Company Back Story:
Roy Conklin’s patented the design for the first self-filling fountain pen in 1897, followed shortly by the distinctive crescent-filler pen. This model is renowned for being the first mass-produced self-filling pen as well as the first mass-produced pen to use a flexible rubber ink sac. Patents for the pen were granted in 1901 and 1903. Production continued until circa 1930 when the landmark design was retired in favor of a lever-filler design. Author Mark Twain was so impressed with the crescent-filler he became the official spokesperson for the Conklin brand.
Early pens dating to 1907 have unmarked crescents while pens made up to 1920 have the crescents marked “CRESCENT-FILLER/TRADE MARK” on one side only, finally pens dating from the 1920s have crescents marked on both sides.
I have been trying to include vintage pens in my collection that made a significant impact in the world of writing instruments. I’ve been looking for a Conklin Crescent pen and stumbled upon one that looked promising plus the seller is in NOVA (Northern VA). I knew going into this the pen wasn’t in the best of shape but I felt it was better than many I’ve seen, and it dates to the 1920’s.
Let’s start with the general appearance, the lock ring that prevents the crescent from being depressed is miscolored and broken – its supposed to wrap around nearly 90% of the barrel but it doesn’t, a piece is broken off. It is black hard rubber as is the barrel and cap but only the ring it is showing signs of sun/water damage. A clear indicator it is from a different pen thus during the process of removing it from that pen it was broken.
Next obvious issue is found on the pen cap, this pen has some off brand clip, not unheard of but it was hiding the hole where the original clip was originally attached to the cap. Then there is the 2 cm long hairline crack from the lip of the cap. Funny the seller did not mention any of these issues and the “for sale” photos strategically avoided the obvious.
At this point the curiosity on how the crescent worked got the better of me, so I started taking the pen apart. The section unscrews, there is an arrow on it indicating which direction it should be turned. The section also showed signs of being mistreated by pliers or a section puller. The nib and feed came out after applying heat. The feed looks to be in pretty bad shape, the nib a Warranted 14K #4 appears to need a little straightening.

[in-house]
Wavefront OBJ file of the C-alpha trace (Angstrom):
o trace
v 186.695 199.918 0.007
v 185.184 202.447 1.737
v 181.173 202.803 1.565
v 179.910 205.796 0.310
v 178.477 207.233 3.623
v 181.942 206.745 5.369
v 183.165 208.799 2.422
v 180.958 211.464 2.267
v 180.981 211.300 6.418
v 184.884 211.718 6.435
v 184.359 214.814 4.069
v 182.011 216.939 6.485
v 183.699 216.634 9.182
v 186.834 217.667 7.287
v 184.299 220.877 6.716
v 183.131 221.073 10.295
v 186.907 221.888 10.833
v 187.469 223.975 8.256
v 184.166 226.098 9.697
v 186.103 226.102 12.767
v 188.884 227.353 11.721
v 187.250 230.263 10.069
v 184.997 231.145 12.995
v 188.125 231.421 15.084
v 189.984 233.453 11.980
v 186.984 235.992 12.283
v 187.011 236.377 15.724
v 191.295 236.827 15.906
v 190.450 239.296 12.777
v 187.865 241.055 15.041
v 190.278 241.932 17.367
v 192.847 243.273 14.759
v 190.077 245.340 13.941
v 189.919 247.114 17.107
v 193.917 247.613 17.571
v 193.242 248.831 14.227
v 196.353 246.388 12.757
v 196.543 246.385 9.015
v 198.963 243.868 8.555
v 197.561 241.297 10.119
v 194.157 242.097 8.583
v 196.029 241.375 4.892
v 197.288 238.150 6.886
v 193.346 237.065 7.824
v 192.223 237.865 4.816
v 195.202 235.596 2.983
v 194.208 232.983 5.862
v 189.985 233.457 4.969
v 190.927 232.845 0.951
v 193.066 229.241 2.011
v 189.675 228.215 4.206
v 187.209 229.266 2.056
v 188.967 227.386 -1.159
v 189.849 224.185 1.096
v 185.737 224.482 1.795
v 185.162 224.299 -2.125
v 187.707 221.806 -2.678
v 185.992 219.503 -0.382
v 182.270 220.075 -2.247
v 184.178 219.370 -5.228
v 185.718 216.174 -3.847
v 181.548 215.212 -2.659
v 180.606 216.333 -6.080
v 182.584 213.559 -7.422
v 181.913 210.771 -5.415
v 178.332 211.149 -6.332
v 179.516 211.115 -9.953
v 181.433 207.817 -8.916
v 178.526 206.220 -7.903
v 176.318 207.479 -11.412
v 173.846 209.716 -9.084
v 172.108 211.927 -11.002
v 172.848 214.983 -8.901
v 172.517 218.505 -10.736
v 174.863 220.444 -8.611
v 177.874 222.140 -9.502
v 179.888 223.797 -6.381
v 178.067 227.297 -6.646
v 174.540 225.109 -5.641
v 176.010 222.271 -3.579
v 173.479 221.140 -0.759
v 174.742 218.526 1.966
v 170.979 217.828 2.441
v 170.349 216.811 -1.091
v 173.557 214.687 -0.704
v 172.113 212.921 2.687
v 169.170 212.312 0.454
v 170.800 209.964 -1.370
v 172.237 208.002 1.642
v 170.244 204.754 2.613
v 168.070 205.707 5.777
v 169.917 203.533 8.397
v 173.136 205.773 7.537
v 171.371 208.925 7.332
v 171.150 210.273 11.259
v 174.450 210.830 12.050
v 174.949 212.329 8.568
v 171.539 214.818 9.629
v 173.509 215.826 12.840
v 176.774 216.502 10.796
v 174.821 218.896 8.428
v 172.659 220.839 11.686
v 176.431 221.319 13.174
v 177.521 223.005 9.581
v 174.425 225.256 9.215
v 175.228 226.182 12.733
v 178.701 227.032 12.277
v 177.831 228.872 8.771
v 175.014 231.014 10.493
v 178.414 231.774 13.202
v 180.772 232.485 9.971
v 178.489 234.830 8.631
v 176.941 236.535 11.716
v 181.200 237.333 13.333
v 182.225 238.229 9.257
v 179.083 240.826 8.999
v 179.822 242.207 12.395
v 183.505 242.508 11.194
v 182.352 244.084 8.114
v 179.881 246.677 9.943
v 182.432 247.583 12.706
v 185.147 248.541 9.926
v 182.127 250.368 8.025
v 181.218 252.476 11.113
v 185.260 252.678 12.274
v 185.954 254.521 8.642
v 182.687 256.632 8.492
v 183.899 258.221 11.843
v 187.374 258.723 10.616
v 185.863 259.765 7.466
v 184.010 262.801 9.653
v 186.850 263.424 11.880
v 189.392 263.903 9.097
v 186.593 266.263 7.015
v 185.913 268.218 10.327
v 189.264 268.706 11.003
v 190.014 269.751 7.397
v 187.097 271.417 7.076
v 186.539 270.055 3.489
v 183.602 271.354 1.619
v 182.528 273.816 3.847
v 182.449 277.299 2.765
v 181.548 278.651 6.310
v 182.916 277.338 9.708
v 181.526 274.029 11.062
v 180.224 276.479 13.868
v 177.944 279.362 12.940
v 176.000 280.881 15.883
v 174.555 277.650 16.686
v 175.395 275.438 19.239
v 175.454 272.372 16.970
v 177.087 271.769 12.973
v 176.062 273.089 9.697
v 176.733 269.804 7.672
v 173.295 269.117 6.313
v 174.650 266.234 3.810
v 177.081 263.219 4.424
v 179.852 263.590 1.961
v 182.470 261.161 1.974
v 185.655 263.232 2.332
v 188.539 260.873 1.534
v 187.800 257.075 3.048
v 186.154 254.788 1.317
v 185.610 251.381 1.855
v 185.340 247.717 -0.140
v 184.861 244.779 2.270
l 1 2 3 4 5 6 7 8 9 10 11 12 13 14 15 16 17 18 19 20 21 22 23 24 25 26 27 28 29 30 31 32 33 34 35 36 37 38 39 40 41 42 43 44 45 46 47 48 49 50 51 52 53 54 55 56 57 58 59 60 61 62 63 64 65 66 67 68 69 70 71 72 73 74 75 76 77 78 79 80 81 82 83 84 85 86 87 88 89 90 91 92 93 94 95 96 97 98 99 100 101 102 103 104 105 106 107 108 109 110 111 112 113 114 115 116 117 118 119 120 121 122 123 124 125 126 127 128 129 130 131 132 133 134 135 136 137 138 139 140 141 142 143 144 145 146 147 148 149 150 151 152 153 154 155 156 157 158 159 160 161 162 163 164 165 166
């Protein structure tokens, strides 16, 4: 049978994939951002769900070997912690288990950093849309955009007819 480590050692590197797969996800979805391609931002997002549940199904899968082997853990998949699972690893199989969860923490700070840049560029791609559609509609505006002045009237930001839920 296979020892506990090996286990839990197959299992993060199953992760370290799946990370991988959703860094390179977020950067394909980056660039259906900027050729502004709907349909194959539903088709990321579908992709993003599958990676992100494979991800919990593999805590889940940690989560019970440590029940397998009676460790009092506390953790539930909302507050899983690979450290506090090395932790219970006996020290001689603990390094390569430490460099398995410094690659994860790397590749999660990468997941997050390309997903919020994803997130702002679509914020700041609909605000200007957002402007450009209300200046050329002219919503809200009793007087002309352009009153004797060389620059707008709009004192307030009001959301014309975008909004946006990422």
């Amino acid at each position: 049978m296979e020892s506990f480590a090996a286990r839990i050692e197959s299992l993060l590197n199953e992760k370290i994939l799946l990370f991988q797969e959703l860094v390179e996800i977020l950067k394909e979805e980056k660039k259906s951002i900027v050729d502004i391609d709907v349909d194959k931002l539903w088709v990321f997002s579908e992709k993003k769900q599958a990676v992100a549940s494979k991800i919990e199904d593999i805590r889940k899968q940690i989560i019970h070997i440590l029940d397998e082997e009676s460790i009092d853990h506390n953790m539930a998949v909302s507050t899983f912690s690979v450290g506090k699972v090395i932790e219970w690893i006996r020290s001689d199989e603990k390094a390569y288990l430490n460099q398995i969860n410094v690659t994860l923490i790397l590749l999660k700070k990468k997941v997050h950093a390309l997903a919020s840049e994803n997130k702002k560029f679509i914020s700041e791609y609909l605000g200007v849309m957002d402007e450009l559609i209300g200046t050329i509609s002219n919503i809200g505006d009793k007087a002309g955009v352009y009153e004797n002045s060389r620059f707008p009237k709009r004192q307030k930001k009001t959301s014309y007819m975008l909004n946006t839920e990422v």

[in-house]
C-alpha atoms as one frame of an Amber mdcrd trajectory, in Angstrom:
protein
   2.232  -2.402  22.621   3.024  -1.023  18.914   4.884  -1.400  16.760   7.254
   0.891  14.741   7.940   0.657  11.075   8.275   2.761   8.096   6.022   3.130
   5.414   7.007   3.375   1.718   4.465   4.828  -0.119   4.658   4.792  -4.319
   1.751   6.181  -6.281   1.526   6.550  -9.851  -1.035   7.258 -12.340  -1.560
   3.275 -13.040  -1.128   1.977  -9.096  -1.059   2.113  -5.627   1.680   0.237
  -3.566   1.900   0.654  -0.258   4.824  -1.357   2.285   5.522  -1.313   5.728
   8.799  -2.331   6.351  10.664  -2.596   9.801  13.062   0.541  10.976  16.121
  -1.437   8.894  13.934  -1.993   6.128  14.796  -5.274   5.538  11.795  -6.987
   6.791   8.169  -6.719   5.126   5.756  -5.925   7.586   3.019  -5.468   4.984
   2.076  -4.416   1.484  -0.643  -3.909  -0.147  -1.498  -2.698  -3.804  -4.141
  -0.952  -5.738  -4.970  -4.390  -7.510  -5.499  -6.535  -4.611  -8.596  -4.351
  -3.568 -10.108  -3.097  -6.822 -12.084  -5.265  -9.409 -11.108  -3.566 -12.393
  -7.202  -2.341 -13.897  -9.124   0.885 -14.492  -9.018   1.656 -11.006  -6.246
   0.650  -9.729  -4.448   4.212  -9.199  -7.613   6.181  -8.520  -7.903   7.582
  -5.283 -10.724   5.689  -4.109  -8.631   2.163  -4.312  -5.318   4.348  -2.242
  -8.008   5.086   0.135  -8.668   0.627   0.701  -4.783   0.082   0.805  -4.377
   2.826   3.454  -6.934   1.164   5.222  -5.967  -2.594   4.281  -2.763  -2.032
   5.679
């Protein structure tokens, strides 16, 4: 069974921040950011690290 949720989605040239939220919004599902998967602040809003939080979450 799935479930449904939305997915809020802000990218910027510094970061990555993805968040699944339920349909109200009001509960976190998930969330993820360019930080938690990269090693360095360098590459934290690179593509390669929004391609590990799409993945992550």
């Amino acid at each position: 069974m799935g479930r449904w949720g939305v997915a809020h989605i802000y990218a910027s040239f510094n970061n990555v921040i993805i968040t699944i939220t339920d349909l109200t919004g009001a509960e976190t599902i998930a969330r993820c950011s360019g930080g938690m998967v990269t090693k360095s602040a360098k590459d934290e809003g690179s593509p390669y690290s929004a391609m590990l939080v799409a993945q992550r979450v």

The crescent lock ring popped right off and the crescent dropped into the barrel. The crescent is interesting, it is attached to a long pressure bar and is held in place by the ink sac opposed to a “J” shaped pressure bar. How does it work you ask, the lock ring prevents the crescent from depressing, when the ring is rotated to the unlocked position the crescent can be depressed, thus compressing the ink sac. Let go of the crescent, the sac expands, drawing in ink and returns the crescent to its normal extended position. Simply rotate the lock ring to secure the crescent and start writing.
Enough with the issues. I proceeded to clean the pen, repaired the damage done to the section, and polished the “brass.” The damage to the section was extensive and required multiple passes with sandpaper. When I was going over the barrel and cap with the Sunshine cloth, a disgusting brown yuck came off but they cleaned up nicely. I removed the cap clip and polished it. Applied a light touch of mineral oil to the barrel and cap. Now it’s time to put it all back together – Tah-Dah!
I’m pretty happy with how well the section cleaned up. It went through 3 sand paper sessions and could really use a fourth session.
I inked it up and thought I’d give it a try and this is what happens when you forget to return the lock ring into position. The smallest amount of pressure on the crescent and the ink flows.
I purchased this Crescent filler from the same seller I purchased the Gold Starry 256. This seller has made it to my “do not buy from” list and wouldn’t you know it, they are the only seller on the list.